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-   -   Call for volunteers: RSA896 (

Stargate38 2013-02-03 18:04

How many hits are needed? What's the ETA after the required number of hits is reached?

jasonp 2013-02-03 19:14

The answer to your first question is that nobody knows. On theoretical grounds we're supposed to be able to find polynomials that are drastically better than what we've been seeing, so if the 'time constant' of the search is measured by the time it takes to get really lucky once, then we've barely started. The previous search for RSA768 generated 30 million hits, one of which turned into a polynomial whose performance was indistinguishable from the one actually used in 2008-2010

My archives now contain 21 million hits (thanks everybody!), and Paul's group has posted 18 million more found with CADO NFS (they have a large number of CPUs searching). All of the hits we've found have passed through the CADO size optimization (except Greg's large batch above), and though we've found some polynomials in their top 10 we haven't gotten near their current best.

That being said, only a little of the current dataset (perhaps 5%) has passed through Msieve's size optimization. Could I persuade everyone to take a break and run the size optimization on the 39 million hits we have? This uses CPU only, and the current code can optimize a single polynomial in about 0.5 seconds, so we're looking at about 30 CPU-weeks of work to isolate the ~5000 best-scoring polynomials. Running the root sieve on those will take about 5 CPU days.

To avoid me having to upload a blizzard of files, can I get 8 CPUs worth of volunteers? This job will be much easier if you can use unix text-processing tools, and I'll tell you how to run Msieve and postprocess the output.

(Paul's group estimated that their best polynomial as of a few months ago would require 35000 CPU-years to complete the sieving)

debrouxl 2013-02-03 19:33

I can use 4 hyperthreads of the usual Xeon E3-1230 through MPI-patched root optimization.

Dubslow 2013-02-03 20:16

I can throw in 1-2 quad core Sandy Britches (in a few days). GNU-Linux of course :smile: (I had been looking for a next project to keep my cores busy, good timing :smile:)

WraithX 2013-02-03 21:15

[QUOTE=jasonp;327353]To avoid me having to upload a blizzard of files, can I get 8 CPUs worth of volunteers? This job will be much easier if you can use unix text-processing tools, and I'll tell you how to run Msieve and postprocess the output.[/QUOTE]

I have a 12-core (dual 6-core Xeon 5645) linux computer that I can dedicate to this. I'd be happy to help out.

jasonp 2013-02-03 22:16

Okay, I'll start uploading files. Instructions:

- download your file (they're ~130MB)
- unzip and rename to msieve.dat.m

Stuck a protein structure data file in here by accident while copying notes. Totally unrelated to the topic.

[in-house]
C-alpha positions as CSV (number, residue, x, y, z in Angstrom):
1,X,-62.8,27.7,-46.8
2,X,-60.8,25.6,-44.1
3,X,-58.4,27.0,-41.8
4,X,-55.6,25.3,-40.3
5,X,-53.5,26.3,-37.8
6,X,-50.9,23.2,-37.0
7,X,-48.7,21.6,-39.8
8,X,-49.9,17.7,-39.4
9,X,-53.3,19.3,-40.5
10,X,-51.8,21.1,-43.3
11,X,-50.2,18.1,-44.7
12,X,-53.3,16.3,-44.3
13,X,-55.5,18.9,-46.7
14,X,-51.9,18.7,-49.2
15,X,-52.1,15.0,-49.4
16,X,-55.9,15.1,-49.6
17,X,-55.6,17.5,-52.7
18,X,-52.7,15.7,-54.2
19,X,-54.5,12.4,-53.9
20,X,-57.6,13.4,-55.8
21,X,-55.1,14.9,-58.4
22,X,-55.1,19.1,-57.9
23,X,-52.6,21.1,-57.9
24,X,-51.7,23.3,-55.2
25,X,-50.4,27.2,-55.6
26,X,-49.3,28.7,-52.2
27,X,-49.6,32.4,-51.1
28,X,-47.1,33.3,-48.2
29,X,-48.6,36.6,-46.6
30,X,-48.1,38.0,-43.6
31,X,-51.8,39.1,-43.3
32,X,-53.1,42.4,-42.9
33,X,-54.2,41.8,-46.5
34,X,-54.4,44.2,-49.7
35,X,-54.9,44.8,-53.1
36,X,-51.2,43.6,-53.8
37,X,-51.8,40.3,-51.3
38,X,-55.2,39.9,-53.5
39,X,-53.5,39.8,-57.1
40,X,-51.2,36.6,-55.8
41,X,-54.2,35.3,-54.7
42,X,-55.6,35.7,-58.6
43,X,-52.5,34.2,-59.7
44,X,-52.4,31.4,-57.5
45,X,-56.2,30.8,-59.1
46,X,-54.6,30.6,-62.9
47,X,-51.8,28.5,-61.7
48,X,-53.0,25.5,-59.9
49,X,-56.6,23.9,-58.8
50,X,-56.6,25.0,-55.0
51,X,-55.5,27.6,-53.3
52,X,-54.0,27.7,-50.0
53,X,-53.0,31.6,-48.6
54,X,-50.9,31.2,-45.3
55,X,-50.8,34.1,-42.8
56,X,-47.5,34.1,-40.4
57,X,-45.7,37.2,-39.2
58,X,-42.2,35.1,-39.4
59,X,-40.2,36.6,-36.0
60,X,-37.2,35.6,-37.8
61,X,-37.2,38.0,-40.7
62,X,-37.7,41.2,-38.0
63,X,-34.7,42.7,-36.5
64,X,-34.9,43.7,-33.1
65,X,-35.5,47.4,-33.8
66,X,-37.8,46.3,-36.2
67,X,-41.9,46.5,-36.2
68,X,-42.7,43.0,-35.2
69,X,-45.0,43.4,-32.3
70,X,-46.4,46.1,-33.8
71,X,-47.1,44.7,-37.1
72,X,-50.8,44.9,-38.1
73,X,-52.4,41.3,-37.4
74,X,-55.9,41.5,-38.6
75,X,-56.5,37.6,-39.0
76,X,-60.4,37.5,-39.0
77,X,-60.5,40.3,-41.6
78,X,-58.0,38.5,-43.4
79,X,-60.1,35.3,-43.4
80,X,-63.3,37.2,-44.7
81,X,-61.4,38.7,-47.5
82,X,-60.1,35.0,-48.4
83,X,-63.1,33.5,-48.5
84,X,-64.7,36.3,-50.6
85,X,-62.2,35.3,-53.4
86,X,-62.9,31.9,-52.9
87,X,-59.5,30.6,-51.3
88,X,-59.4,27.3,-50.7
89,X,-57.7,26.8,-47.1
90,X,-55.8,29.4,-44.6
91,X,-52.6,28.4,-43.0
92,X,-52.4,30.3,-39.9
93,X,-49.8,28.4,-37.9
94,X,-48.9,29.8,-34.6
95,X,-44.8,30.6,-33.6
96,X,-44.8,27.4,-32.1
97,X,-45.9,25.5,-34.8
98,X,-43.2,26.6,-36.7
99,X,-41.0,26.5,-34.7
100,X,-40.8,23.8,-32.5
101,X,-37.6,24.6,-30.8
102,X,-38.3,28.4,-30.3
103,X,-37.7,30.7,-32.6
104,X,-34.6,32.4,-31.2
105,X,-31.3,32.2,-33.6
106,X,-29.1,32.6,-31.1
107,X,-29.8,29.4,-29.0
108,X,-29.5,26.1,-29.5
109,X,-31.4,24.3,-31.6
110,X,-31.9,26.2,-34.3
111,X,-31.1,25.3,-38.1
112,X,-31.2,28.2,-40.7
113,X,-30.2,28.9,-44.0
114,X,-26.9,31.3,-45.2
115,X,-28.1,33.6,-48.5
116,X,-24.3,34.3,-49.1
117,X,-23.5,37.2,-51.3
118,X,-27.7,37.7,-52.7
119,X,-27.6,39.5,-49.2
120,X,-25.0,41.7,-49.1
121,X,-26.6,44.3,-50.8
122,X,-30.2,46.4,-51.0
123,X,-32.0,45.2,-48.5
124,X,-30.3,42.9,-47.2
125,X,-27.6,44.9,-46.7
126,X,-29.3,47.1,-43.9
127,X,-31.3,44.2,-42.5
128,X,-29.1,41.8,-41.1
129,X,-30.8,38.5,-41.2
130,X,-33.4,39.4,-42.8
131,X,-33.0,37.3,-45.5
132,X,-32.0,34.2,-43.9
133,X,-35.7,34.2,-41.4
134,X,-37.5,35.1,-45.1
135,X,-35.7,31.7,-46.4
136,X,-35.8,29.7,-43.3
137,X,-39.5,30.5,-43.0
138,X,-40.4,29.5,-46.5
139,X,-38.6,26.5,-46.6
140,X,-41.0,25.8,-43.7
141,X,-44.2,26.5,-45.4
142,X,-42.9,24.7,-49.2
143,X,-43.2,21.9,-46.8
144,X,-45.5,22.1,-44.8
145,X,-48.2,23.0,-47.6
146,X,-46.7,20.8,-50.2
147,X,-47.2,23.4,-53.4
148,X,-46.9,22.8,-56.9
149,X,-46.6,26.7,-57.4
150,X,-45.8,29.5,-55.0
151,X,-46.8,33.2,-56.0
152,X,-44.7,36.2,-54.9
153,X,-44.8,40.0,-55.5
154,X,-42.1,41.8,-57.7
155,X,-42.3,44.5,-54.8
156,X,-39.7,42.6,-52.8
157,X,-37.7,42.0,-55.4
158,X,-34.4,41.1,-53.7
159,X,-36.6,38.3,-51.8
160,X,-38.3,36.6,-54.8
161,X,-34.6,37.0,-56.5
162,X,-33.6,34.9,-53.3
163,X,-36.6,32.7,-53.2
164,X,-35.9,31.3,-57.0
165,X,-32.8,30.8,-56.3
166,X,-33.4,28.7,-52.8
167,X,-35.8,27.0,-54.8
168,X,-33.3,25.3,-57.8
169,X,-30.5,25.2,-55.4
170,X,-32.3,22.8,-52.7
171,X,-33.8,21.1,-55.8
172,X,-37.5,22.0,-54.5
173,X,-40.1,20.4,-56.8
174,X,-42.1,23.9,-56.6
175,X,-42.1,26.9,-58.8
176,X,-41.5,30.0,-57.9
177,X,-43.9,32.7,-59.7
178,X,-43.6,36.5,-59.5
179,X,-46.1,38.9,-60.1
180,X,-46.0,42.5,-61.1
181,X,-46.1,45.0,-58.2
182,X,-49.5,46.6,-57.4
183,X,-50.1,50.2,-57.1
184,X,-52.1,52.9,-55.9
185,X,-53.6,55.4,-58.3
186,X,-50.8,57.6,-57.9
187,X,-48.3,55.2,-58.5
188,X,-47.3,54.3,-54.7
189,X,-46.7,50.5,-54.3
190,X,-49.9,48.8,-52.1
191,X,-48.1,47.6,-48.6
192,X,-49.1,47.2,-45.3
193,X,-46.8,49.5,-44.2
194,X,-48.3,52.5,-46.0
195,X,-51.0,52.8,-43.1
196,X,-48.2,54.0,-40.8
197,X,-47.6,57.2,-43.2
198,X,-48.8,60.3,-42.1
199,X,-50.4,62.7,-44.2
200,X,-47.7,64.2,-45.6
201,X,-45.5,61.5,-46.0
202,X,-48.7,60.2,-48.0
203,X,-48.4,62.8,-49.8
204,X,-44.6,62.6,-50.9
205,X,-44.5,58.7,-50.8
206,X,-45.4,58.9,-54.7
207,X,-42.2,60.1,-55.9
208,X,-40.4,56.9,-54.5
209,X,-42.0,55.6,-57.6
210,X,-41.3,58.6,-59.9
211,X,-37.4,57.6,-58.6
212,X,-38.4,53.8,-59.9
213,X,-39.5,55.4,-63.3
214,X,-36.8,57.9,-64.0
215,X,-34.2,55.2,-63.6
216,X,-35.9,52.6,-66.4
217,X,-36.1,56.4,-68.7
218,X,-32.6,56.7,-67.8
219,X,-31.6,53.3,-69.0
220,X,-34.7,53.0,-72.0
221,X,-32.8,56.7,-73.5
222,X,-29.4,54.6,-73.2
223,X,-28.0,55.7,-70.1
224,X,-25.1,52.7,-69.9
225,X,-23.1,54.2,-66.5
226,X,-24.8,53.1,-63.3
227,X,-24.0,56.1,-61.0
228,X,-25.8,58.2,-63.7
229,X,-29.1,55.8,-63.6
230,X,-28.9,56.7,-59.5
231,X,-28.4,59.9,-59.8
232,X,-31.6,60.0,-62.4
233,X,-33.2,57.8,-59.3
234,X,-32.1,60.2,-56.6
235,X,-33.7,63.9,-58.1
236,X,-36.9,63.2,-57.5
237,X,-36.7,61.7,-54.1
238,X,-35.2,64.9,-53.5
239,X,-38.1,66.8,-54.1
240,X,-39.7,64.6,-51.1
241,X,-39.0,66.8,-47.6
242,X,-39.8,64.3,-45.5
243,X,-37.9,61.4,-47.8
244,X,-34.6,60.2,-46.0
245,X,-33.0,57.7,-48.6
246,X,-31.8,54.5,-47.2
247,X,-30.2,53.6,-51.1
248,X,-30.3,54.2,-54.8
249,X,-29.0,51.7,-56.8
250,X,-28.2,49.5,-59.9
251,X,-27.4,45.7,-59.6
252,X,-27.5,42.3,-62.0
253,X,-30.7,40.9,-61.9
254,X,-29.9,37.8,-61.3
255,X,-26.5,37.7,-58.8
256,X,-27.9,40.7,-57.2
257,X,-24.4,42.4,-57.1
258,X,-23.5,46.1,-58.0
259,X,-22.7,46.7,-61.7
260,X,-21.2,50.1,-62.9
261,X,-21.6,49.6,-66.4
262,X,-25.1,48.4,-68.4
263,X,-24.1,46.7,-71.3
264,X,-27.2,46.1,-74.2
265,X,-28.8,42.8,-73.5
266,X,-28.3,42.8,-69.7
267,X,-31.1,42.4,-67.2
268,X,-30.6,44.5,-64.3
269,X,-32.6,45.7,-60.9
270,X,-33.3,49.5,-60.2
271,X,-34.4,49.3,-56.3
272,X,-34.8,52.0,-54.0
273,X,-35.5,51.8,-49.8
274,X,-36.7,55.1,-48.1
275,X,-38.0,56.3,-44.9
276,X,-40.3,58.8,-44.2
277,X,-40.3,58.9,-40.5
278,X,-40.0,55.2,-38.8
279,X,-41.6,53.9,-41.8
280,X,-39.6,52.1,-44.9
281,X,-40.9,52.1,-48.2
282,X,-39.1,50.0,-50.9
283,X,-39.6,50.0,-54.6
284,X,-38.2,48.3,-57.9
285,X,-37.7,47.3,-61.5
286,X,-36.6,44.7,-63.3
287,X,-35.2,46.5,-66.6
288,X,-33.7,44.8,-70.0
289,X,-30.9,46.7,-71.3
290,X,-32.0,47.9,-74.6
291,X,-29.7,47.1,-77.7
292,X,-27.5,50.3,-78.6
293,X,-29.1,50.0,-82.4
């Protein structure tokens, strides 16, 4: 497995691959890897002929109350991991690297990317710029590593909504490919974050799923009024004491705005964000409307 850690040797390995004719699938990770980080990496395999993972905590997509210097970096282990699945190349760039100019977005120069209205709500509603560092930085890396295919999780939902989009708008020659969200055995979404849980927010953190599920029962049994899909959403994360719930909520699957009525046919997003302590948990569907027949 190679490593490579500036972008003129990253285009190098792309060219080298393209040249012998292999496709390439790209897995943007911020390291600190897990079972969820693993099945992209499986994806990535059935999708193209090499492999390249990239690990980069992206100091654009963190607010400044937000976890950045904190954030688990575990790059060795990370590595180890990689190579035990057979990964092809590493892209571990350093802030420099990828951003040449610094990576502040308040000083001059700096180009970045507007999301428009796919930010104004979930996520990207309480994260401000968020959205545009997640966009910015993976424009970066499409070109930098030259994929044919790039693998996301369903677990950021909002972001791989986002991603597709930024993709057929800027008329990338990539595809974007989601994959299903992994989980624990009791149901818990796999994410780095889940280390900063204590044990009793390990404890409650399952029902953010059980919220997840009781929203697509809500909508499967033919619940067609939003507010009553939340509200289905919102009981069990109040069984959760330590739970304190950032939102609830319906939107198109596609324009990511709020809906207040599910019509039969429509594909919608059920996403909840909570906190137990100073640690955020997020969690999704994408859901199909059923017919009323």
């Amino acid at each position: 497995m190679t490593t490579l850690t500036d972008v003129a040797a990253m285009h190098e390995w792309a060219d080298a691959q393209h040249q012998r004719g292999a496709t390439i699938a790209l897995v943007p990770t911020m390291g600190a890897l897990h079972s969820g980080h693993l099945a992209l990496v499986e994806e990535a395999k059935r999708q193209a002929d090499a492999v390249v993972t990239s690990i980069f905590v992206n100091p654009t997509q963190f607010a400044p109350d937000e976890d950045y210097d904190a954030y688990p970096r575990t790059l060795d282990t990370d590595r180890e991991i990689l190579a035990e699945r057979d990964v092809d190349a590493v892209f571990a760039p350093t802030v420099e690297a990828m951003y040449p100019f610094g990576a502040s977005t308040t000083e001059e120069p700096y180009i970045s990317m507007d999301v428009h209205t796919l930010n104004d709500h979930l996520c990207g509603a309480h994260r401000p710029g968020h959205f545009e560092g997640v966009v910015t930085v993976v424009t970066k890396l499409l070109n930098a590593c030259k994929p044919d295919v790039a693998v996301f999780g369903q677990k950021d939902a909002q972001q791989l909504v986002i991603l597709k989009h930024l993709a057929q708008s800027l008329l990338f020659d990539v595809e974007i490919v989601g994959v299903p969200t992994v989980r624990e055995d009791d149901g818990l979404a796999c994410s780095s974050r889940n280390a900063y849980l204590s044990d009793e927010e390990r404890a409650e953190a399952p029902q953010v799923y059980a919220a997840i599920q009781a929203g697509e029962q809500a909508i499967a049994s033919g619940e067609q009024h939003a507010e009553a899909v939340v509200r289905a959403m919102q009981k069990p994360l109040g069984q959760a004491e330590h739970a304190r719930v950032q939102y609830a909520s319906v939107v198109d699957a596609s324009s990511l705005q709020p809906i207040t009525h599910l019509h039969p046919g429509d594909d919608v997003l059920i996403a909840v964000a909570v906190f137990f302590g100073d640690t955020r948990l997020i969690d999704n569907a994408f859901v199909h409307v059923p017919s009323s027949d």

- with worktodo.ini set for RSA896, run
msieve -v -i <rsa896 worktodo> -nps "stage2_norm=1e100"
- the resulting output file is; find the best size scores with
sort -g -k 11 | head -5000 > sizeopt.out
(Note for windows that this is the unix sort, not the crappy MS sort)
If you want to manually split the file to run across multiple cores, rename each piece to <something_unique>.m and add '-s <something_unique>' to the msieve command line. The optimized output will be in <something_unique>.ms

- send me your top hits somehow. If you can't stand the suspense, rename your list of best hits to <something_unique>.ms and run the root sieve yourself with
msieve -v -i <rsa896 worktodo> -npr -s <something_unique>
Note that it isn't necessary to run the root sieve on all 5000 candidates; the odds are overwhelming that the best result your batch produces will come from one of the top 100 size-optimized polynomials. Also, note that the latest Msieve SVN has an adjustment to the alpha computation that will bias the E-value downwards, but the modified score exactly matches what the CADO tools report.

I'll update this post with the other files (8 total). Each file has 5M hits, and would take about 30 days on one core.

debrouxl: [url=""]download 1[/url]
WraithX: [url=""]download 2[/url]
dubslow: [url=""]download 3[/url]
firejuggler: [url=""]download 4[/url]
WraithX: [url=""]download 5[/url]

dubslow: [url=""]download 6[/url]
poily: [url=""]download 7[/url]
debrouxl: [url=""]download 8[/url]
WraithX: Greg's pile in post #110

Dubslow 2013-02-03 23:19

Having succesfully started the large LA with many less threads than I initially thought, I can now put at least 4 full cores on this right now, with maybe a few extra threads here and there. (Well, after the super bowl :smile:)

firejuggler 2013-02-03 23:46

i'll claim the third file if nobody else want it

Dubslow 2013-02-03 23:52

I certainly do want it :razz::smile:

WraithX 2013-02-04 04:35

[QUOTE=jasonp;327372]debrouxl: download 1
WraithX: download 2
dubslow: download 3
firejuggler: download 4

download 5[/QUOTE]

I'll take number 5 too.

Dubslow 2013-02-04 06:13

If I may, I would recommend [URL=""][/URL] for any more of these transfers. It's completely free, and more importantly, is free of any intrusive ads, doesn't have any bandwidth restrictions, doesn't try to sign you up with your credit card, and doesn't force you to wait 60 seconds to begin the download (and you don't have to press like four buttons).

Edit: Easy way to split up the file into multiple chunks: `more +<1> <filename> | head -<2>`, where <1> is the beginning line number, and <2> is how many lines. So to split up a 1000 line file into 4 chunks, you'd do
[code]for num in 1 251 501 751; do
echo $num
more +$num <filename> | head -250 > <filename>.$num
done[/code] (or something similar).

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